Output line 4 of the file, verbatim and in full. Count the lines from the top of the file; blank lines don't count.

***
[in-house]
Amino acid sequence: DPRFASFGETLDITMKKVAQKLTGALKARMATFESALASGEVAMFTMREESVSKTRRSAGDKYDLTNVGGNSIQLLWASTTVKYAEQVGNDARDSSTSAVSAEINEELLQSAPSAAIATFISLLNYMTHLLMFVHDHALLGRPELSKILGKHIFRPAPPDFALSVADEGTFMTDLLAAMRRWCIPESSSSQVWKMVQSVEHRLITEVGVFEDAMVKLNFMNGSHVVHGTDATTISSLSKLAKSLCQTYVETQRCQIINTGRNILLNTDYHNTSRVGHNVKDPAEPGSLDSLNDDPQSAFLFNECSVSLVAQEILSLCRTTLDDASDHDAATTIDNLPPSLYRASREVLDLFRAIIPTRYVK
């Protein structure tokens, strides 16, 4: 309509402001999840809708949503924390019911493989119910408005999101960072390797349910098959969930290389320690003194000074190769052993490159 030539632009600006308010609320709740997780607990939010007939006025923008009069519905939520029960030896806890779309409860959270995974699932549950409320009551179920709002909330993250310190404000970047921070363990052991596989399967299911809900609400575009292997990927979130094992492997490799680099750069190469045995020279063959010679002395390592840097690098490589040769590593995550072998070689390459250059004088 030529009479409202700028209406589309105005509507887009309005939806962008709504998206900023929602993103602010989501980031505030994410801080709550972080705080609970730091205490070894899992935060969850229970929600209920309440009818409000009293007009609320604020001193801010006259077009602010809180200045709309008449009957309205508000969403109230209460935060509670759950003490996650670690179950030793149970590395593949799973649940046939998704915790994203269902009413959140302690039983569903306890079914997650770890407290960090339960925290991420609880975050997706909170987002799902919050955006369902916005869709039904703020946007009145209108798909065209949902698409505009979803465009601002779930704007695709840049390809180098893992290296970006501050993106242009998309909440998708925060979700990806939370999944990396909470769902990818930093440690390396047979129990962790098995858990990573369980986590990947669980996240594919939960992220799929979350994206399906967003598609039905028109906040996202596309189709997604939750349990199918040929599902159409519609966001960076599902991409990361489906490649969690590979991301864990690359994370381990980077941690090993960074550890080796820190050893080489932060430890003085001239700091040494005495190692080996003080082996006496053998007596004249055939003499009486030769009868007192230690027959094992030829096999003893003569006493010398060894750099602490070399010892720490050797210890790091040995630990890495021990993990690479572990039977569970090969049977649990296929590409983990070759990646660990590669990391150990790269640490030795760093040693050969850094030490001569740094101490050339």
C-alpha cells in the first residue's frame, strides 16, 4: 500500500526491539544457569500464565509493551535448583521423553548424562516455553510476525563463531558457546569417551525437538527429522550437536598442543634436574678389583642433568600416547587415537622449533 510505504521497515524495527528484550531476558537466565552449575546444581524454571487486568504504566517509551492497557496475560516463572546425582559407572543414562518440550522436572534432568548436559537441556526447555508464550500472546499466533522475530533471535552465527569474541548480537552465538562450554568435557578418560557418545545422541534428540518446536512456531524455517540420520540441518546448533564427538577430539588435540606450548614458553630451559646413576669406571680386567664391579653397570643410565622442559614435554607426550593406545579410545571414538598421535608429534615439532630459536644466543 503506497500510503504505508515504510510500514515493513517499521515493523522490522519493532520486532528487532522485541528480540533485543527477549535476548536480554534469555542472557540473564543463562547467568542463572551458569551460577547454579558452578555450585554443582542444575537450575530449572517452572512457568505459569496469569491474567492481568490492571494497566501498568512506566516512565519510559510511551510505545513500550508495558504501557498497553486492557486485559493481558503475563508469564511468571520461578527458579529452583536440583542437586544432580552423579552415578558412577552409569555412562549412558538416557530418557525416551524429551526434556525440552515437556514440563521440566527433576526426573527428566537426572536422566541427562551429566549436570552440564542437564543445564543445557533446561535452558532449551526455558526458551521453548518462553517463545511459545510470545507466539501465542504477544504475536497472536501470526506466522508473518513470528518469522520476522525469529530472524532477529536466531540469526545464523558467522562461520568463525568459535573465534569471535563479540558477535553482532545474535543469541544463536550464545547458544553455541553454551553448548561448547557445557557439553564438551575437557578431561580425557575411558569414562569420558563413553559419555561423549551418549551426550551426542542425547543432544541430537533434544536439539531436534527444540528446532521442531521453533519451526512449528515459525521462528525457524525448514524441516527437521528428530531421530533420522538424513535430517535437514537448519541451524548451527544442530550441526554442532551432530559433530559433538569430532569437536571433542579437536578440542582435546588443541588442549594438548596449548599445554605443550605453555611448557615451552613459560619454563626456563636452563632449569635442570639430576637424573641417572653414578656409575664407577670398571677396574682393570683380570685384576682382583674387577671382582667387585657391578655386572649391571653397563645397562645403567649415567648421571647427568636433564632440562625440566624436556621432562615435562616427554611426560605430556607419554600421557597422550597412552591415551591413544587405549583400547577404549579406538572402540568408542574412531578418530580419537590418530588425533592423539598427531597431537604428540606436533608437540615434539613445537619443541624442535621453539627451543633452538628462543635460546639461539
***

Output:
C-alpha cells in the first residue's frame, strides 16, 4: 500500500526491539544457569500464565509493551535448583521423553548424562516455553510476525563463531558457546569417551525437538527429522550437536598442543634436574678389583642433568600416547587415537622449533 510505504521497515524495527528484550531476558537466565552449575546444581524454571487486568504504566517509551492497557496475560516463572546425582559407572543414562518440550522436572534432568548436559537441556526447555508464550500472546499466533522475530533471535552465527569474541548480537552465538562450554568435557578418560557418545545422541534428540518446536512456531524455517540420520540441518546448533564427538577430539588435540606450548614458553630451559646413576669406571680386567664391579653397570643410565622442559614435554607426550593406545579410545571414538598421535608429534615439532630459536644466543 503506497500510503504505508515504510510500514515493513517499521515493523522490522519493532520486532528487532522485541528480540533485543527477549535476548536480554534469555542472557540473564543463562547467568542463572551458569551460577547454579558452578555450585554443582542444575537450575530449572517452572512457568505459569496469569491474567492481568490492571494497566501498568512506566516512565519510559510511551510505545513500550508495558504501557498497553486492557486485559493481558503475563508469564511468571520461578527458579529452583536440583542437586544432580552423579552415578558412577552409569555412562549412558538416557530418557525416551524429551526434556525440552515437556514440563521440566527433576526426573527428566537426572536422566541427562551429566549436570552440564542437564543445564543445557533446561535452558532449551526455558526458551521453548518462553517463545511459545510470545507466539501465542504477544504475536497472536501470526506466522508473518513470528518469522520476522525469529530472524532477529536466531540469526545464523558467522562461520568463525568459535573465534569471535563479540558477535553482532545474535543469541544463536550464545547458544553455541553454551553448548561448547557445557557439553564438551575437557578431561580425557575411558569414562569420558563413553559419555561423549551418549551426550551426542542425547543432544541430537533434544536439539531436534527444540528446532521442531521453533519451526512449528515459525521462528525457524525448514524441516527437521528428530531421530533420522538424513535430517535437514537448519541451524548451527544442530550441526554442532551432530559433530559433538569430532569437536571433542579437536578440542582435546588443541588442549594438548596449548599445554605443550605453555611448557615451552613459560619454563626456563636452563632449569635442570639430576637424573641417572653414578656409575664407577670398571677396574682393570683380570685384576682382583674387577671382582667387585657391578655386572649391571653397563645397562645403567649415567648421571647427568636433564632440562625440566624436556621432562615435562616427554611426560605430556607419554600421557597422550597412552591415551591413544587405549583400547577404549579406538572402540568408542574412531578418530580419537590418530588425533592423539598427531597431537604428540606436533608437540615434539613445537619443541624442535621453539627451543633452538628462543635460546639461539